In a new interview with XXL for their 20th Anniversary cover, Birdman was asked about the future of the industry that has made him a very rich man, to which he replied: "I would like to see other artists become they brands and get other artists on they label. That's the only way to keep this [hip-hop] shit revolving. You have to help other guys, put them on, and then got to put other niggas on. That's how you gon keep this shit going."
I agree with Stunna that artists should focus their attention on developing their brand, which in 2017 is more important than the music itself, but hip-hop isn't guaranteed a bright future just because its star artists start labels and sign other artists.
For example, Dr. Dre is often heralded for signing acts like Eminem, 50 Cent, Kendrick Lamar and, more recently, Anderson .Paak, but what about former Aftermath artists like Bishop Lamont and G.A.G.E, or current act Jon Connor (remember him?), who are but mere footnotes in the history of one of hip-hop's most powerful players.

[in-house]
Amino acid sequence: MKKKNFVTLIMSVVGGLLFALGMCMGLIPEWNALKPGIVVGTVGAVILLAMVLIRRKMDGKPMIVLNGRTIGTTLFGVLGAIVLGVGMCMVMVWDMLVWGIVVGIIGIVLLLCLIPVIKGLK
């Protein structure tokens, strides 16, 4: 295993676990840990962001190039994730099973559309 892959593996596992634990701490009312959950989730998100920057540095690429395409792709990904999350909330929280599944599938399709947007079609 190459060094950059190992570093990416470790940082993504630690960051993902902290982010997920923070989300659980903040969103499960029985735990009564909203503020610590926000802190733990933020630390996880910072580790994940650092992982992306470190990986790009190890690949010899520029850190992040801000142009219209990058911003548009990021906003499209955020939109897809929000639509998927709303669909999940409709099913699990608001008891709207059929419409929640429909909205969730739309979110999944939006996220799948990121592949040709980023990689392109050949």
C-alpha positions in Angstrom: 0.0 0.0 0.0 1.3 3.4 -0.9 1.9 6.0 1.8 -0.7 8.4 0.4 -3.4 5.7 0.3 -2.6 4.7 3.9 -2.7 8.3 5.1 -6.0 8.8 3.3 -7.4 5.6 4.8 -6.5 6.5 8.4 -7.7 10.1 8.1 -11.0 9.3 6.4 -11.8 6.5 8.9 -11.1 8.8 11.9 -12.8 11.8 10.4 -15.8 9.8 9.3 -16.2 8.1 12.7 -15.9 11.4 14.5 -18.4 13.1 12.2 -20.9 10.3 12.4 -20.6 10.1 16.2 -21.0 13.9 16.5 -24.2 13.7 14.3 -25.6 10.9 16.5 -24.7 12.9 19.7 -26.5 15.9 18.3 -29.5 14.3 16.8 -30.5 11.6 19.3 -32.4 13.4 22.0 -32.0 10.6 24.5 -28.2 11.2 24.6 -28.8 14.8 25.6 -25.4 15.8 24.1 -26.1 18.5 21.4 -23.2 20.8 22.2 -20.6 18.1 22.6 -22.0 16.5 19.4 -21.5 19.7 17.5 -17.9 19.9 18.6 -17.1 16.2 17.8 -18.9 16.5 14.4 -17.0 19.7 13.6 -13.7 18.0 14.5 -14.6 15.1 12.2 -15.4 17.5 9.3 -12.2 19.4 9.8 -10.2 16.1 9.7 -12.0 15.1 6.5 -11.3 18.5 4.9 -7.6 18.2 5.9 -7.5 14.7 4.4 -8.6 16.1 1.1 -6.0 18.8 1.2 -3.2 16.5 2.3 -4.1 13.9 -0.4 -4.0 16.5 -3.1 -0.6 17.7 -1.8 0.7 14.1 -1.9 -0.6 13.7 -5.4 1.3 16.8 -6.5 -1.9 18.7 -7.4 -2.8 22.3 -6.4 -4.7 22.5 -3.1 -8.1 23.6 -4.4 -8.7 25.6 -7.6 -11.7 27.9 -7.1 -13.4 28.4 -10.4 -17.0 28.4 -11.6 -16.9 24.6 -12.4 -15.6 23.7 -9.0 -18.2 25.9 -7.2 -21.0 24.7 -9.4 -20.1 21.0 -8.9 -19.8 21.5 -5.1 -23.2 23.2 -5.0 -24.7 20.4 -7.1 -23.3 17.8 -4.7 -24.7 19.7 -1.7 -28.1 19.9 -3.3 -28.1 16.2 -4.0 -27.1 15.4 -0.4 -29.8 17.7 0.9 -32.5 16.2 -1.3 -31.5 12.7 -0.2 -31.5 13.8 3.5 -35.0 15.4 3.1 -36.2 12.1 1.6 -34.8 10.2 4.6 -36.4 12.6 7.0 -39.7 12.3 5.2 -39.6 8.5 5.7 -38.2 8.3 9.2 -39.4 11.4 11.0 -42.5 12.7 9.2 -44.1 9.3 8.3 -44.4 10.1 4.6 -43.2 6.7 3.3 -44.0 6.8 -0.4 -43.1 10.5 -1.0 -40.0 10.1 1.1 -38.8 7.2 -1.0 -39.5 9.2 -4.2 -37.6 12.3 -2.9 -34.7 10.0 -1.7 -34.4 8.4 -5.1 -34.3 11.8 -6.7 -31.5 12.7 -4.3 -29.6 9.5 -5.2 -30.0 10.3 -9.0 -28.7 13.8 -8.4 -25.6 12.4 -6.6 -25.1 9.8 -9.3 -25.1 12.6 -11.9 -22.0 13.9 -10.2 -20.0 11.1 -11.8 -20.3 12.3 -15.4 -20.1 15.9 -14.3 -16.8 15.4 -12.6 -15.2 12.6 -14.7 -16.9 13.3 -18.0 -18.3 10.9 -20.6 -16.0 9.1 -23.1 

It's a crapshoot. As history has shown us, signing a record deal with a fellow artist, especially one who doesn't have a glistening track record of success, can more often than not be a huge, career-altering mistake.
What's the answer? Instead of signing artists, literally, the industry's biggest stars can guarantee that hip-hop remains the most popular genre from coast-to-coast by co-signing the younger acts that they believe in. Share their work on social media, mention them in interviews, bring them on tour. And best of all, everyone involved avoids paperwork and lawyers and percentages.
It's great that J. Cole has signed so many hungry, humble, talented artists to his Dreamville label (Bas, Omen, Lute, J.I.D, EarthGang), putting them all in a better position today than they were before they signed on the dotted line, but the success of each act is directly tied to and heavily dependant on Cole's continued popularity and success.
On the flipside, Top Dawg hasn't sign XXXTentacion to TDE, but Kendrick tweeting out a link to the controversial Floridian rapper's new album has helped to keep his name in headlines. Seven weeks after his debut, 17, was released, XXX is one of the 10 most streamed hip-hop artists in the world.
Belief and a bankroll are both vital to making it in music in 2017 and beyond, but only if those two things come with full and absolute creative control and the flexibility to chart an individual path in the future.